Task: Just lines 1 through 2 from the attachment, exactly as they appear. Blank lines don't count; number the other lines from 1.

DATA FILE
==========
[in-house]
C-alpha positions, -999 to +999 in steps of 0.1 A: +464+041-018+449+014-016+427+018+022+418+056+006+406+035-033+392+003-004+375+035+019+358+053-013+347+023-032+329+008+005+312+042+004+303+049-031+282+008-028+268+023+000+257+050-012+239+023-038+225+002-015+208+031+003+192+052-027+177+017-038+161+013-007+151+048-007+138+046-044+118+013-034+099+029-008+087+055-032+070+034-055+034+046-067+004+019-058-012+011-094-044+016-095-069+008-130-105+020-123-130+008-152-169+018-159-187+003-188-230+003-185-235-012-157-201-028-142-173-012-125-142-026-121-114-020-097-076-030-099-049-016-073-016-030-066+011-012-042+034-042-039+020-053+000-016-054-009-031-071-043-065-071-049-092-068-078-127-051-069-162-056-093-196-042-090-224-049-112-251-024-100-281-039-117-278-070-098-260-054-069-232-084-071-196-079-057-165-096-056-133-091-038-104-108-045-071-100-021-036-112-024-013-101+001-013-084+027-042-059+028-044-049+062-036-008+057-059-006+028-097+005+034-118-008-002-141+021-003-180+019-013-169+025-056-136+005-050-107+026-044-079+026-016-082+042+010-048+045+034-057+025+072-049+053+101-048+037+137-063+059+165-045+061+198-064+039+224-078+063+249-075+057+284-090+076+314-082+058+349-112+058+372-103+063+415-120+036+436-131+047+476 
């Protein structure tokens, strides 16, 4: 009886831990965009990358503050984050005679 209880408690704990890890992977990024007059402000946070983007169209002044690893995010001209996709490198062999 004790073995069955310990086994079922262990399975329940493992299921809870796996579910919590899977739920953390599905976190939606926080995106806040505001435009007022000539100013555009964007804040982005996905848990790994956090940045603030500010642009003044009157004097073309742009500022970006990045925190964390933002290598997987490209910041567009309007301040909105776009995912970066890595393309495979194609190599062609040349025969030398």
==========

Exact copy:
[in-house]
C-alpha positions, -999 to +999 in steps of 0.1 A: +464+041-018+449+014-016+427+018+022+418+056+006+406+035-033+392+003-004+375+035+019+358+053-013+347+023-032+329+008+005+312+042+004+303+049-031+282+008-028+268+023+000+257+050-012+239+023-038+225+002-015+208+031+003+192+052-027+177+017-038+161+013-007+151+048-007+138+046-044+118+013-034+099+029-008+087+055-032+070+034-055+034+046-067+004+019-058-012+011-094-044+016-095-069+008-130-105+020-123-130+008-152-169+018-159-187+003-188-230+003-185-235-012-157-201-028-142-173-012-125-142-026-121-114-020-097-076-030-099-049-016-073-016-030-066+011-012-042+034-042-039+020-053+000-016-054-009-031-071-043-065-071-049-092-068-078-127-051-069-162-056-093-196-042-090-224-049-112-251-024-100-281-039-117-278-070-098-260-054-069-232-084-071-196-079-057-165-096-056-133-091-038-104-108-045-071-100-021-036-112-024-013-101+001-013-084+027-042-059+028-044-049+062-036-008+057-059-006+028-097+005+034-118-008-002-141+021-003-180+019-013-169+025-056-136+005-050-107+026-044-079+026-016-082+042+010-048+045+034-057+025+072-049+053+101-048+037+137-063+059+165-045+061+198-064+039+224-078+063+249-075+057+284-090+076+314-082+058+349-112+058+372-103+063+415-120+036+436-131+047+476 